Click on the colored areas of the map to access a travelogue. The colors indicate different regions of The Netherlands -- scroll down for explanation and introduction for each location. (Original map comes from the CIA World Factbook)
Introduction. The Netherlands (meaning "lower lands") is a country that has gone through some incredible changes during its history. Once a major European economic center and worldwide colonial power that spread a doctrine based on a very conservative form of Christianity, this country is now far better known for its role in the international community (the World Court in The Hague) and its welcoming tolerance of alternative lifestyles (i.e. legalized possession and sale of drugs, legalized prostitution to point of celebrating its red-light districts, and openly permissive attitudes towards the gay community).
Interestingly, about the only things I knew about the country growing up as a kid were tulips, windmills, wooden shoes, and little boys saving their villages by plugging a leaky dike with their fingers. Indeed, the countryside still celebrates "tulip time" every spring, when wide stretches of open fields are alive in a complete rainbow of colors -- tulips bred to bloom in every conceivable color. Windmills are a staple of most city skylines. Wooden shoes are a common souvenir item (the Dutch wear designer running shoes like everyone else now). As far as the little boys plugging dikes, well, perhaps those has passed into legend.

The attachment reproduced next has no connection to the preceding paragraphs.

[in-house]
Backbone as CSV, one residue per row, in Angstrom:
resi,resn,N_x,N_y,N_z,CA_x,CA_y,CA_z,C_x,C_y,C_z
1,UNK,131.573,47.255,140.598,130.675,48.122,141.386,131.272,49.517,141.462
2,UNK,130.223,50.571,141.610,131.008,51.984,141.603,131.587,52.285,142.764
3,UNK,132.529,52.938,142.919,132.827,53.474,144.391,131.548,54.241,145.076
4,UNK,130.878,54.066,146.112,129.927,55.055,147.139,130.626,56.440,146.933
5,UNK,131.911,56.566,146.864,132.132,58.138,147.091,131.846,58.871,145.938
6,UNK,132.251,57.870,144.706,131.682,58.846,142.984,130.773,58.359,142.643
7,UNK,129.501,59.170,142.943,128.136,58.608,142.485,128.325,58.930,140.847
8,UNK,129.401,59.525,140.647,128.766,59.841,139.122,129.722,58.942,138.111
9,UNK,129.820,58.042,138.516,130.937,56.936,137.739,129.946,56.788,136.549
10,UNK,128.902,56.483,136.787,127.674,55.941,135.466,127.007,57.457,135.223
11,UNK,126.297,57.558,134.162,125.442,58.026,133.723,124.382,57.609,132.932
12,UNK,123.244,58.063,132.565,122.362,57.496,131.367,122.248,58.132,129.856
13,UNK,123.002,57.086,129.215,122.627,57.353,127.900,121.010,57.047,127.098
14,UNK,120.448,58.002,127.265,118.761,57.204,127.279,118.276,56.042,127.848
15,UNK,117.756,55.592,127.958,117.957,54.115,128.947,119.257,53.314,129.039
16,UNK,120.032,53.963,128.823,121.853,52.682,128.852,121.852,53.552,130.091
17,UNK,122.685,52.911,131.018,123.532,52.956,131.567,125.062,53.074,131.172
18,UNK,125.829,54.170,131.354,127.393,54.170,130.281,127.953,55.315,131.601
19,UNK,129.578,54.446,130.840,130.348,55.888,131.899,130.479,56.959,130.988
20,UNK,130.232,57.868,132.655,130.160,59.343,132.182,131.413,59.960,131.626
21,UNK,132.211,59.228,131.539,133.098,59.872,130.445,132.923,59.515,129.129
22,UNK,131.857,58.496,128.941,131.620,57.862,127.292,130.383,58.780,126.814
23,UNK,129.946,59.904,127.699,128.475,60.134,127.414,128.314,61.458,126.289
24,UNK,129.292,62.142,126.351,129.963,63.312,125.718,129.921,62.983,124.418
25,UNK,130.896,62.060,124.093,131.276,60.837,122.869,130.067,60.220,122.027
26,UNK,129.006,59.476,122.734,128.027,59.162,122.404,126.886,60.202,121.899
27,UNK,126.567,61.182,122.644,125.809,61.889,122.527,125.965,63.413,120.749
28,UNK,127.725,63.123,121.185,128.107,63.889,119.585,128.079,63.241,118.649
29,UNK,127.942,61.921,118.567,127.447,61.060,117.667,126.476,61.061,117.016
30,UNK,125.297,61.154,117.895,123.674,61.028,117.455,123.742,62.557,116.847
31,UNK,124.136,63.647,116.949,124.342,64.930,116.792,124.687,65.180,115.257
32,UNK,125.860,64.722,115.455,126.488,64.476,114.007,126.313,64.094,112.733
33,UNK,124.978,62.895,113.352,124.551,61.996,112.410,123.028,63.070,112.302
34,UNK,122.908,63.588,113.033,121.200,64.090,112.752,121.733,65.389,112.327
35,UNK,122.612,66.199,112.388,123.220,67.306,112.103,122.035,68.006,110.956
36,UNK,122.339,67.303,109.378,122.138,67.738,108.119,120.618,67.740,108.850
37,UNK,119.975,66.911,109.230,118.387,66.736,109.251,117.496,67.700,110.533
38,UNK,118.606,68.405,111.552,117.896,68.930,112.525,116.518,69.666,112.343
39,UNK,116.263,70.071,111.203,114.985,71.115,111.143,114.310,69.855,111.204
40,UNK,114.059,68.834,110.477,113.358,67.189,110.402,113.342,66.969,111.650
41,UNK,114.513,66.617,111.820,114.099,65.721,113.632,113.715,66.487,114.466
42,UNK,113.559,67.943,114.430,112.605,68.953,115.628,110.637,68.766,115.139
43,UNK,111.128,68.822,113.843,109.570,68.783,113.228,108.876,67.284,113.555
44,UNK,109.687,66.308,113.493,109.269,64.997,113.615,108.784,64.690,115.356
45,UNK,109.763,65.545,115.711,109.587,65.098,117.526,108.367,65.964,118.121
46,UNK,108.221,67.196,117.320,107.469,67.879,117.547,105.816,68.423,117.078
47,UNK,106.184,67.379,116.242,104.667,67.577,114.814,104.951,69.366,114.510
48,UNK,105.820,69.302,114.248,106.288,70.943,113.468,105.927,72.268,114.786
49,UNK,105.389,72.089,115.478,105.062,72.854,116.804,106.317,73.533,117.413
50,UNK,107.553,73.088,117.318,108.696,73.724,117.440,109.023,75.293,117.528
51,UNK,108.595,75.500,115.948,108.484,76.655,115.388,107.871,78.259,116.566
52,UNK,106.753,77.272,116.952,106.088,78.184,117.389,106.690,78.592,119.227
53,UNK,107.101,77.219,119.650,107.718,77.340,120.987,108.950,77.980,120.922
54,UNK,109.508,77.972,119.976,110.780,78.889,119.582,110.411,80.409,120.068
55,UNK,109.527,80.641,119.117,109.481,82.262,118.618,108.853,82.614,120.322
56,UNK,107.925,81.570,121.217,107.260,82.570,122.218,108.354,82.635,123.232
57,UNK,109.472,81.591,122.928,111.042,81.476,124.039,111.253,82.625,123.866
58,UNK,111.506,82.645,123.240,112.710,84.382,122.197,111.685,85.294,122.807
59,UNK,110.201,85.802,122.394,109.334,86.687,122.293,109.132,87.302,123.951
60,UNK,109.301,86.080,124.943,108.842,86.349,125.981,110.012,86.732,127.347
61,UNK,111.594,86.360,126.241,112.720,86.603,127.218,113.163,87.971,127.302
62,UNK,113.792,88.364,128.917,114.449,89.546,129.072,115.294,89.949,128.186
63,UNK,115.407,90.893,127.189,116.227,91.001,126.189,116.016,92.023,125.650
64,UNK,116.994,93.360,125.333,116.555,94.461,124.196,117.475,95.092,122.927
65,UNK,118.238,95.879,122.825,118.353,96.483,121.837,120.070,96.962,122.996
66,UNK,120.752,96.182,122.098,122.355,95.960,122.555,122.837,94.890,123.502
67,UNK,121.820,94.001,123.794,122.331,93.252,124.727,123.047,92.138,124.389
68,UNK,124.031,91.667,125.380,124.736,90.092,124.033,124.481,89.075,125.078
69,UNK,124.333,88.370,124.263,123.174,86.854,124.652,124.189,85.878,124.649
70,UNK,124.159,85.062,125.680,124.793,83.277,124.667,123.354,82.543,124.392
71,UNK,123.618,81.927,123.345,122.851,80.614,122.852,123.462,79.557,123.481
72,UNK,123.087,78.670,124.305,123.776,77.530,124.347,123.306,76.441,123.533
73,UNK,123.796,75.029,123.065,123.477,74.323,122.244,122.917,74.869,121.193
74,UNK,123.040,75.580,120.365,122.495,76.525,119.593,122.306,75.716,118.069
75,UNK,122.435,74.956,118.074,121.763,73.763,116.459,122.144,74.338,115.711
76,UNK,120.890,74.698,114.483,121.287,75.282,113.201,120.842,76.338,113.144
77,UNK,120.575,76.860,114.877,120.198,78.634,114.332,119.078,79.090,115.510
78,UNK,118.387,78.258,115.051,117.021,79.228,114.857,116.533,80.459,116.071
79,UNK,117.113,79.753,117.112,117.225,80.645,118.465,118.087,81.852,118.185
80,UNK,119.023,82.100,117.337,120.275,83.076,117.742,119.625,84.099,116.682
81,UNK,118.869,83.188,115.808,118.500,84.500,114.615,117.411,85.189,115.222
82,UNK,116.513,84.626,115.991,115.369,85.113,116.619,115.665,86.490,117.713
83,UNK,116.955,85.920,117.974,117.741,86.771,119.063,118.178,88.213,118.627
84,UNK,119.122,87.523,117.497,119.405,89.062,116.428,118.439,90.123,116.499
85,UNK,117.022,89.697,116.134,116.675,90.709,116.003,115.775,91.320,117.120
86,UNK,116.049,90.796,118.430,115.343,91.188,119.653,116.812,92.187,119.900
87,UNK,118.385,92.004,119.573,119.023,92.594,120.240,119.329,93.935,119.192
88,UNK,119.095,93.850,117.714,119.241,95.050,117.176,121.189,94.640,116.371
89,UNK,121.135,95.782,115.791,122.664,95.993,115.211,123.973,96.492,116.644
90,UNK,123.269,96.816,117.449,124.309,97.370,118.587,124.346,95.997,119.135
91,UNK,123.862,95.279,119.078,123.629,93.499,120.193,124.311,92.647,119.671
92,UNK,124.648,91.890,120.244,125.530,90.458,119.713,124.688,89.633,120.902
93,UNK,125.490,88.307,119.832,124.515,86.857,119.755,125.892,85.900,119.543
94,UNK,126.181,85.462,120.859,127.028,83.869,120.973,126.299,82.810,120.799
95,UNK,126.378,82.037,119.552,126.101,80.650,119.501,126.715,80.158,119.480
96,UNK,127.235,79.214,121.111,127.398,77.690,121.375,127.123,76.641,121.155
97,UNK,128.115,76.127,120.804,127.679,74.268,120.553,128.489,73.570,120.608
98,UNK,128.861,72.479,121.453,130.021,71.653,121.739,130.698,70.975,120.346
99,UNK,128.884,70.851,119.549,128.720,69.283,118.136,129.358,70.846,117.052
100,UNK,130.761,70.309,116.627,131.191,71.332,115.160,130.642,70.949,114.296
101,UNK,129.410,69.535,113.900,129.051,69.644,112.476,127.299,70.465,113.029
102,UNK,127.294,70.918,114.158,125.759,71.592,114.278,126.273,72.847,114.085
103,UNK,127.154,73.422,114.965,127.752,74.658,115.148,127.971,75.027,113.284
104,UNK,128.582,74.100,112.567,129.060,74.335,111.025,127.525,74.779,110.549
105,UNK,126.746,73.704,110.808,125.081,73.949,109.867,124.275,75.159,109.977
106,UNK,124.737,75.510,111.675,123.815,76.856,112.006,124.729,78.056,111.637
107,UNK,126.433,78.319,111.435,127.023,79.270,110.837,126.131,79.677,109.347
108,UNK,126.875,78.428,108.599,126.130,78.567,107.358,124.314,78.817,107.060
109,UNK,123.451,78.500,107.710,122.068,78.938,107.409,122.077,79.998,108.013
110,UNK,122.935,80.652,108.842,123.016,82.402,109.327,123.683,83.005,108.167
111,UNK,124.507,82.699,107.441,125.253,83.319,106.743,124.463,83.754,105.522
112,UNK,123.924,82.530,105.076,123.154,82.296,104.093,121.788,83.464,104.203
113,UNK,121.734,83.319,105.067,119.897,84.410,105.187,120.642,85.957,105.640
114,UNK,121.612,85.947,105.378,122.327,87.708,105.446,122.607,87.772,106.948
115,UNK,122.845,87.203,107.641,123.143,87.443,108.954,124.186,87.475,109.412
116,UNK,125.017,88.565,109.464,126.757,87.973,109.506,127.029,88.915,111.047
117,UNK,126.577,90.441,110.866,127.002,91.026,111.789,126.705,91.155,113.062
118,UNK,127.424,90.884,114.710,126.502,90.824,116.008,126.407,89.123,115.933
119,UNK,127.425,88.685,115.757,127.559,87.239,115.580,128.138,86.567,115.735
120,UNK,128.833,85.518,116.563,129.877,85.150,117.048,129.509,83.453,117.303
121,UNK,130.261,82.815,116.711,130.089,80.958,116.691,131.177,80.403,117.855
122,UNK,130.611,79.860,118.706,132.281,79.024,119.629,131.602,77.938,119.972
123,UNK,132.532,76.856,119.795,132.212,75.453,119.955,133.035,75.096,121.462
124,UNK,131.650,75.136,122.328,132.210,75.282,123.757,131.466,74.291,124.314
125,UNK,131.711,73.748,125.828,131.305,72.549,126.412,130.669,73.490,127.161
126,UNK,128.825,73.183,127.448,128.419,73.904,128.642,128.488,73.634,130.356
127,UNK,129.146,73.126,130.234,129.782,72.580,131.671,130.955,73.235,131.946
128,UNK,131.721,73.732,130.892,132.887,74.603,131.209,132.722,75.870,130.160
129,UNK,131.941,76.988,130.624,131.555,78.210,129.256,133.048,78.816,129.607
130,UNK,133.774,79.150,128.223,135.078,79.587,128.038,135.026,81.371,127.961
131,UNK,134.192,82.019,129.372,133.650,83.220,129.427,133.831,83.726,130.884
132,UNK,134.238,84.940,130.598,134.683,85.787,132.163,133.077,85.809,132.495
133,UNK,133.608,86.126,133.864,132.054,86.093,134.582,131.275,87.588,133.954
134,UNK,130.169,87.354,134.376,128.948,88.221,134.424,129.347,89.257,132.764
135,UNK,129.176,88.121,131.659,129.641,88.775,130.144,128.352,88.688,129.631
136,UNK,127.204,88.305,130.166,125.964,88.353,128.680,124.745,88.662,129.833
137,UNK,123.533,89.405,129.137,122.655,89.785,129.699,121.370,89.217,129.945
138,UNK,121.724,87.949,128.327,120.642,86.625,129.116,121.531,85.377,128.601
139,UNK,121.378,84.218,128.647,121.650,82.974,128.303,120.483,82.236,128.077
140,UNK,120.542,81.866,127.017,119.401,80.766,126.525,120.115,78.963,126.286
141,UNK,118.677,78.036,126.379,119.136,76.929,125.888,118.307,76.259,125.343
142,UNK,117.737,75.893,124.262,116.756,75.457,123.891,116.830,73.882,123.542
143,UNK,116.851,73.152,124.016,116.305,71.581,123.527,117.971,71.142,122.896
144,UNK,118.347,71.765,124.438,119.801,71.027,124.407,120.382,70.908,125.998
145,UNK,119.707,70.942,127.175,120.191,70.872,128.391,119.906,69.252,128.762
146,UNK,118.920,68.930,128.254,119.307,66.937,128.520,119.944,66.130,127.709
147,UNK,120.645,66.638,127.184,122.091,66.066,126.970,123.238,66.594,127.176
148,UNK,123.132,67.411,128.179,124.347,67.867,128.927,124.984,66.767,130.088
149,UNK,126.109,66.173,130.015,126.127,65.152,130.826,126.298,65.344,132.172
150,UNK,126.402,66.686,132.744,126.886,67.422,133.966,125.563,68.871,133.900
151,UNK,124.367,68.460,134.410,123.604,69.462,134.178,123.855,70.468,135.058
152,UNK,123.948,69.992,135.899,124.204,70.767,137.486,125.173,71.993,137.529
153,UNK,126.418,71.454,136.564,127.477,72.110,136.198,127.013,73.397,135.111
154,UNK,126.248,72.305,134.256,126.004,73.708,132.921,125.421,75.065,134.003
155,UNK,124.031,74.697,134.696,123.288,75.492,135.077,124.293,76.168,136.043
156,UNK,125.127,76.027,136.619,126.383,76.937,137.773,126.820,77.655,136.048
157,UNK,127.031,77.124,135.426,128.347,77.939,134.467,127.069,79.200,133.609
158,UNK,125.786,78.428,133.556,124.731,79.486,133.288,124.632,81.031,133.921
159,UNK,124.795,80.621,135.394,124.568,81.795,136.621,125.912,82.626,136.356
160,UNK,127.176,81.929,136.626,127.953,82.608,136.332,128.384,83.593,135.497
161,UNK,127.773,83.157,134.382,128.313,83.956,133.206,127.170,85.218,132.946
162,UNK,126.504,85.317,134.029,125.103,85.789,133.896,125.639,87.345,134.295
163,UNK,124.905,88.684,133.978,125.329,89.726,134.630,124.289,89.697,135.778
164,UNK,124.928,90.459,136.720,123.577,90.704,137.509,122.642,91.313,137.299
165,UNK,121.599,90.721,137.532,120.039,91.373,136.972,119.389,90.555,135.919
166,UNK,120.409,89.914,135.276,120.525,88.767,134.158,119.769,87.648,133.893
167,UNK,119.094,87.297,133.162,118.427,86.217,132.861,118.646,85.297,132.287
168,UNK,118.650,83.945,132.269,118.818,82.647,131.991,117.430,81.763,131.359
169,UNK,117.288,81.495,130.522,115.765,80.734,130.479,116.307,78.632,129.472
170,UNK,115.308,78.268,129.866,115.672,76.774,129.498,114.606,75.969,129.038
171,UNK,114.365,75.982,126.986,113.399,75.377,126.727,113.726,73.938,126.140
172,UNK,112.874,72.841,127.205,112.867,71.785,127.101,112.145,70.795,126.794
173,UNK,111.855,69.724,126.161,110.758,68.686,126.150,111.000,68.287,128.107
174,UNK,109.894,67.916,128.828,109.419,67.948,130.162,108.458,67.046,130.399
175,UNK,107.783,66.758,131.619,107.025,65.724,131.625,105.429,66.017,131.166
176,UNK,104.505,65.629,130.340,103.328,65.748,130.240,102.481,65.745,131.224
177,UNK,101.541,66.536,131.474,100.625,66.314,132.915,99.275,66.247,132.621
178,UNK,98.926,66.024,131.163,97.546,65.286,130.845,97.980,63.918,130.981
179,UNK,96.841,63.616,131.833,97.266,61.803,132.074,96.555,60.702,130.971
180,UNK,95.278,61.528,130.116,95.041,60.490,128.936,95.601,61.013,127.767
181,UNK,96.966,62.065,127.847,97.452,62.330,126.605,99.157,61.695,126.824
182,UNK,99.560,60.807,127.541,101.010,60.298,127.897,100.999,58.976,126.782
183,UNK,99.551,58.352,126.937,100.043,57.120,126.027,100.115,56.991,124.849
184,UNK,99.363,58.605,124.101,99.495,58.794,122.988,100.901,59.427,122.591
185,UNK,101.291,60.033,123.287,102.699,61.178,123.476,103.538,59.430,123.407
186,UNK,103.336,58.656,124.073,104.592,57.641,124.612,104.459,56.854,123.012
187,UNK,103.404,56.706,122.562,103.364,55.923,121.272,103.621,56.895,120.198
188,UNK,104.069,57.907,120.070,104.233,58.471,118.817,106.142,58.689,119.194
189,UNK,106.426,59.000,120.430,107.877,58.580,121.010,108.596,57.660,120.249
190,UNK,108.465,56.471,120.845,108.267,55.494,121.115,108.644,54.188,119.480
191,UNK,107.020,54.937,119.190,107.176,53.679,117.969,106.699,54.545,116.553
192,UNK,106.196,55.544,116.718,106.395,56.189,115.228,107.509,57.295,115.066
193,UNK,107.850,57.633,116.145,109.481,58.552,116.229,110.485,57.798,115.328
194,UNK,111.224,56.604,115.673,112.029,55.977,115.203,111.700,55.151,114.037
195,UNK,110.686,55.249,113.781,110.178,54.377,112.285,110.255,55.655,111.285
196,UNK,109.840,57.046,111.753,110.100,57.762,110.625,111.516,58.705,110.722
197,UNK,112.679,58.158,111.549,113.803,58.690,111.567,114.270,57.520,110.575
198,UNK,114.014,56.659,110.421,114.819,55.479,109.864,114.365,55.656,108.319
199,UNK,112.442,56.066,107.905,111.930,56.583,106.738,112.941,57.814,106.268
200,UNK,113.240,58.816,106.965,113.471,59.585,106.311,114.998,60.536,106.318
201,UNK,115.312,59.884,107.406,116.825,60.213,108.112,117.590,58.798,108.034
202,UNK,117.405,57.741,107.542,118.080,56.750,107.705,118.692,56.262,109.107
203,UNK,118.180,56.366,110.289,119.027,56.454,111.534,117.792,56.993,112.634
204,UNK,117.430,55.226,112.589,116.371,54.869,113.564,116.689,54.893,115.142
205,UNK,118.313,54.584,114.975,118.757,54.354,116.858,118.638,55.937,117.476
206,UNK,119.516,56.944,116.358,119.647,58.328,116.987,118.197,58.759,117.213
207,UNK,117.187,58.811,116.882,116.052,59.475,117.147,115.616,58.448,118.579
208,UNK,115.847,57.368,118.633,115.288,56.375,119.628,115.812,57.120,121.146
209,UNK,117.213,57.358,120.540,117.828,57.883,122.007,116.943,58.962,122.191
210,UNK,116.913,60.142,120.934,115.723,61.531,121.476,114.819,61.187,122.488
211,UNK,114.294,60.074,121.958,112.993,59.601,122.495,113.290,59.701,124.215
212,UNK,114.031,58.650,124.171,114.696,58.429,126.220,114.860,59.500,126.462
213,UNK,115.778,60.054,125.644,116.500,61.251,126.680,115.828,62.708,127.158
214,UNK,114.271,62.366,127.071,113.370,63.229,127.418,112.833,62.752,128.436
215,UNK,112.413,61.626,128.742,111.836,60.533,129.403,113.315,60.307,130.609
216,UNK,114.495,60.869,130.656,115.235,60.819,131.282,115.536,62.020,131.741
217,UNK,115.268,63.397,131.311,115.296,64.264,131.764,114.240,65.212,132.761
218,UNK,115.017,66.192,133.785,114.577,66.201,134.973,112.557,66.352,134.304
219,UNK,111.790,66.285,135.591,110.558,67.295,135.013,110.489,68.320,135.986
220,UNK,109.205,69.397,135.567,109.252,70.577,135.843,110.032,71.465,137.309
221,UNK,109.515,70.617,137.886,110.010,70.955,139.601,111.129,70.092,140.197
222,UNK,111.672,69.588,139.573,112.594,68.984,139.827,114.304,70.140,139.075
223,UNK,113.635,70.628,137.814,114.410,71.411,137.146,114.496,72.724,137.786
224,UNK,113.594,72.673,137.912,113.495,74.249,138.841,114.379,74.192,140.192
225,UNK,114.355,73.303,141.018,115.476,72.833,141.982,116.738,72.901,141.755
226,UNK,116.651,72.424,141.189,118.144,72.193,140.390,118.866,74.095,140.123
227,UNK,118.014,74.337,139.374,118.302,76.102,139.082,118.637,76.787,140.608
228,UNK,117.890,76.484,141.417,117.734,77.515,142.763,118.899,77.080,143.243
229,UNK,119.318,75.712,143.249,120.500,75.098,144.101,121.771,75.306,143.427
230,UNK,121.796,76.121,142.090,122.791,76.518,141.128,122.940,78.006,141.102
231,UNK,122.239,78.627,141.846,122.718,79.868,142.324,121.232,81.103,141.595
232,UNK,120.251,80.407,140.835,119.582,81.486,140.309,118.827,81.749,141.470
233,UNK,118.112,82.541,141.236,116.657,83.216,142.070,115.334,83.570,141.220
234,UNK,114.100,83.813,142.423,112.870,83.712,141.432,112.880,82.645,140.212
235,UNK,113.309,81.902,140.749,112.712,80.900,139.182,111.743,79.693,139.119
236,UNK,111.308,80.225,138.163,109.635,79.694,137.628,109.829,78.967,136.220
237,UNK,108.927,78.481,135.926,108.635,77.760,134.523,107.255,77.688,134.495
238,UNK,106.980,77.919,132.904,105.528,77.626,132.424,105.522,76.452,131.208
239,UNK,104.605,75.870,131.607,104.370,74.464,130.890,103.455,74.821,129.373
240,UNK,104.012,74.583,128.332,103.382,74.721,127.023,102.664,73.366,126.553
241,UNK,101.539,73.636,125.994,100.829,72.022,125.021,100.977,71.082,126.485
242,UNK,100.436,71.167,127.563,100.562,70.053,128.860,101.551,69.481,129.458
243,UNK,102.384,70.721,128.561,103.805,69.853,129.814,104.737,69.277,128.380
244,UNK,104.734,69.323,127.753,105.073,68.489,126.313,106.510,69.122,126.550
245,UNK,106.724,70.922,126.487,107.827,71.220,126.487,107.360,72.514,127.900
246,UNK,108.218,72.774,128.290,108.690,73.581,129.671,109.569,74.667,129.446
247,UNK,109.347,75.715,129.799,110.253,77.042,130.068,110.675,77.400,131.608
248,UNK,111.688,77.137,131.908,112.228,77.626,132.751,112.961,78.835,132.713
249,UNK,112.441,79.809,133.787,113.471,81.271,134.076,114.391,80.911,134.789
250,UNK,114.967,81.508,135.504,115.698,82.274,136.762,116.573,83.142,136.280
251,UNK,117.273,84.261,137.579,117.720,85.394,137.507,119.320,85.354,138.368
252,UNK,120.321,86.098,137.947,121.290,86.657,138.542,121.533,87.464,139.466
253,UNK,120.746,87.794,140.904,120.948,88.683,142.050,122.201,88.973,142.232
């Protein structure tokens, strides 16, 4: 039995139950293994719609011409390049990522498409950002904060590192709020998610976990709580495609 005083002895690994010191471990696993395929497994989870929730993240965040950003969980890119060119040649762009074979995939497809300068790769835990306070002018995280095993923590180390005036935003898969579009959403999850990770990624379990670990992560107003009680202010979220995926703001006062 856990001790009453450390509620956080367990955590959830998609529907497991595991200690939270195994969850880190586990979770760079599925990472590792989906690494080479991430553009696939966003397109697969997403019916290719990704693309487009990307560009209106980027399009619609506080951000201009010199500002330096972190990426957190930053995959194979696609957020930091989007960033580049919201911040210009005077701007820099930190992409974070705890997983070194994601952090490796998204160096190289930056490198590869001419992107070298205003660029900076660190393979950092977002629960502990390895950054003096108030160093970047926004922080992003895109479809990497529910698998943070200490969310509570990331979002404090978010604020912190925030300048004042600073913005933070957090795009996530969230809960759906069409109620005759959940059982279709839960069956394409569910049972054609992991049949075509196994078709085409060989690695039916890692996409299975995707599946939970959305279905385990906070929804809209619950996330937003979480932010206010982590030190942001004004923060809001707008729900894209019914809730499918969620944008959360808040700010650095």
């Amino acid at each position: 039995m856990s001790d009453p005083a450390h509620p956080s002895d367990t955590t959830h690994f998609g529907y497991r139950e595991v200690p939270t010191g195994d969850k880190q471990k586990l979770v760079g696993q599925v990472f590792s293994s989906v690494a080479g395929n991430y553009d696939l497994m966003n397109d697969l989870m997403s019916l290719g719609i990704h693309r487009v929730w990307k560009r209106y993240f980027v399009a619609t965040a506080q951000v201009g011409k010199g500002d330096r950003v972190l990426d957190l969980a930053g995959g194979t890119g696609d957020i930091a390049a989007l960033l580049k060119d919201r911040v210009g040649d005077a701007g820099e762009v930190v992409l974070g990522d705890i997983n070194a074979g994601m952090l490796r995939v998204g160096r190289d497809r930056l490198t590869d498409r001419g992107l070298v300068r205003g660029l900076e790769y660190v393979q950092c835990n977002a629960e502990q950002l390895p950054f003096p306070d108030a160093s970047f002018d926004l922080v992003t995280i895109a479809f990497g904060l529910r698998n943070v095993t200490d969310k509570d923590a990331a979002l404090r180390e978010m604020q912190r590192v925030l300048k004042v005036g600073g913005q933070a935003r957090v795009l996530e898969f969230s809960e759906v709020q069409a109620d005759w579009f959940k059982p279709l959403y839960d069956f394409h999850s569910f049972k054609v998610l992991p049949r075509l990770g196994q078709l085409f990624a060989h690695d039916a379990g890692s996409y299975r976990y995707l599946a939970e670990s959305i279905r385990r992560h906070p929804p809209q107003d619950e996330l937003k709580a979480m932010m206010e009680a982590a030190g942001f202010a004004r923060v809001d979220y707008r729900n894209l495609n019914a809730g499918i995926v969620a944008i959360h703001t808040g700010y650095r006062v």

But what the Dutch do have are ports -- lots of them and big ones at that. With so many major rivers (the Rhine, the Maas, and the IJssel, plus others) emptying into the sea, The Netherlands lives on the shipping industry. This is especially true of Rotterdam, the world's largest port and one of the world's major commercial centers.
I've pretty much hit the major cities in The Netherlands, so my "list" mostly consists of hitting the smaller towns and beachfronts. The coastline of Scheveningen near The Hague is a popular destination that I haven't hit yet.
Travelogues. The coloring of the locations on the map above indicate different locations in The Netherlands, as shown below.
Links. The below links connect you to external sites in a new window. All links are official sites sanctioned by the national, state, or local governments unless otherwise indicated. These links will open to the Dutch-language home page, which will offer an icon or link to an English-language section (normally limited content). Links updated 8 January 2006.